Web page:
CBO estimates said to be slowing healthcare reform planning.

The Wall Street Journal (5/5, A2, Adamy, subscription required) reports that “Senate leaders are working against a tightening calendar in tackling two of the most difficult aspects of a healthcare overhaul: how to provide every American with health-insurance coverage and how to pay for it.” Lawmakers looking “to have bipartisan legislation drafted by June that would remake the nation’s healthcare system” are waiting on cost estimates from the Congressional Budget Office, which “are taking longer than lawmakers would like.” While the CBO “already has initial estimates for the costs for most of the Senate Finance Committee’s proposals for changing the healthcare delivery system…it is still working on budget estimates for expanding coverage and lawmakers’ broader question of how to finance the entire plan.” According to CBO director Douglas Elmendorf, “This is as complicated as all get out.”

Daschle puts health reform odds at 50-50. In the Wall Street Journal (5/4) Health Blog, Sarah Rubenstein pointed out that Tom Daschle recently “put the odds of passing a health-reform bill ‘of breadth’ this year at 50-50.” Daschle noted that Sen. Arlen Specter’s (PA) decision to become a Democrat, budget reconciliation, and President Obama’s “commitment” have made him “slightly more optimistic” on the possibilities of passing healthcare reform, but “economy’s problems may be to overwhelming to get something as big as health reform passed.”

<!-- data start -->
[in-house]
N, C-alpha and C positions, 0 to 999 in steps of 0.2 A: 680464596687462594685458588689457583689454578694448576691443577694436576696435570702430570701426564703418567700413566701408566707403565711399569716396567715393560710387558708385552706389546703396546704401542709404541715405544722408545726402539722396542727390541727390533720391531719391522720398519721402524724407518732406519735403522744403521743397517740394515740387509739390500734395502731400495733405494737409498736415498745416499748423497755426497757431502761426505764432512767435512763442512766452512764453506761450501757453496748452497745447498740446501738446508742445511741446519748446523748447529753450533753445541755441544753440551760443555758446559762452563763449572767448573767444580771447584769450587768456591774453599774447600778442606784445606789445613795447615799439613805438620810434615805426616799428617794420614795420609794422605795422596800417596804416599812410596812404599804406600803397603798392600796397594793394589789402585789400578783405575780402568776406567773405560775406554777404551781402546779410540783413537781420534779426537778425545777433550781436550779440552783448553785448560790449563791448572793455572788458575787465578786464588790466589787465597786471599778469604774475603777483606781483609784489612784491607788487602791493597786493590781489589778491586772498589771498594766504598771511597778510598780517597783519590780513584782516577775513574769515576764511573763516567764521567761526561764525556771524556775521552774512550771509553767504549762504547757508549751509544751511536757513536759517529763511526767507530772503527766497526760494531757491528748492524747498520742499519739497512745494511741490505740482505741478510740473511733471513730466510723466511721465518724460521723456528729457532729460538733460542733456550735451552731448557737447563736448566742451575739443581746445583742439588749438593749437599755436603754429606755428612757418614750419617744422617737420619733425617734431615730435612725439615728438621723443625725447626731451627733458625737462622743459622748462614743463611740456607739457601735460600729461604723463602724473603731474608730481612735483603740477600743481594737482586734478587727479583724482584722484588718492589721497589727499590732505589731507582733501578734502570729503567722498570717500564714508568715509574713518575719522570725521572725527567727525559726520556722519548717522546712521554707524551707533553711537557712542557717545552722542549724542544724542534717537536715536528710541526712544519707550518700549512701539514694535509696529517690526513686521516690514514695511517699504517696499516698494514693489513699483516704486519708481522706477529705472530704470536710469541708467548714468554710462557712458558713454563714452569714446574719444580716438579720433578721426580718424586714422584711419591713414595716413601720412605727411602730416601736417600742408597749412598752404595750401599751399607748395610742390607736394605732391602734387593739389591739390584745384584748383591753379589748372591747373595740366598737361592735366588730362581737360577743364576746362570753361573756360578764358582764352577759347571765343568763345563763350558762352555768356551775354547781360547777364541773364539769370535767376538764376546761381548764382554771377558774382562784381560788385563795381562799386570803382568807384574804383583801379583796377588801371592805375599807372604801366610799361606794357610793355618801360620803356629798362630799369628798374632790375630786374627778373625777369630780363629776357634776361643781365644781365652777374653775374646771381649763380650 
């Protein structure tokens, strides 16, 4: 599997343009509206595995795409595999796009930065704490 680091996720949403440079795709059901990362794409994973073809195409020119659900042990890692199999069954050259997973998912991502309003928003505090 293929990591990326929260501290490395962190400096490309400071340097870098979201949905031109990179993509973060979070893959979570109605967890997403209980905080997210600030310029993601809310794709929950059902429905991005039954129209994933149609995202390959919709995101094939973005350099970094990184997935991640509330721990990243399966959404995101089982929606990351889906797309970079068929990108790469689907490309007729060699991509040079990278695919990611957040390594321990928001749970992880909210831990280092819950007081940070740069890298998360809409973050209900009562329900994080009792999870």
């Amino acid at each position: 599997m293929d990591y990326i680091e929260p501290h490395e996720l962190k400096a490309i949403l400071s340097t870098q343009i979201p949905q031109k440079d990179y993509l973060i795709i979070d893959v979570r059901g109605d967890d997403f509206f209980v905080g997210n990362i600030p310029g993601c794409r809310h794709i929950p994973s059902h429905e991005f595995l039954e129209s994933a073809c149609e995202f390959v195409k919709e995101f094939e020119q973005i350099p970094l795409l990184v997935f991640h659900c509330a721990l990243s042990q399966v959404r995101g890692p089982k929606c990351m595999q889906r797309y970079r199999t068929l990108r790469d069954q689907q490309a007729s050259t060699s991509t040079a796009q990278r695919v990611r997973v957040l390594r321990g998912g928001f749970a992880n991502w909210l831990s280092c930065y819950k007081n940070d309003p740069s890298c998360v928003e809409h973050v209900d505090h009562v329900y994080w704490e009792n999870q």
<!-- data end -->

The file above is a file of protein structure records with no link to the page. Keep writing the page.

Liberal healthcare advocates worry Republican pressure could weaken reform bill. The Washington Times (5/5, Lengell) reports that “many liberal healthcare advocates, who have embraced President Obama’s pledge to push for universal healthcare, are growing worried that Democrats in Congress will succumb to Republican pressure and sell the plan short.” According to the Times, many advocates believe Senate Finance Committee Chairman Max Baucus (D-MT), “who has taken the lead on drafting a healthcare reform bill,” is “too willing to compromise” with Republicans. Sen. Baucus “has frayed the nerves of many liberals by toning down his enthusiasm in recent weeks for a government-run, or public option, health insurance plan that would compete with the private sector.” Advocates worry that, “even if a public option insurance plan is included in a final bill, many on the left worry it will be diluted to the point of being ineffective at best, or a burden to the healthcare system at worst.”

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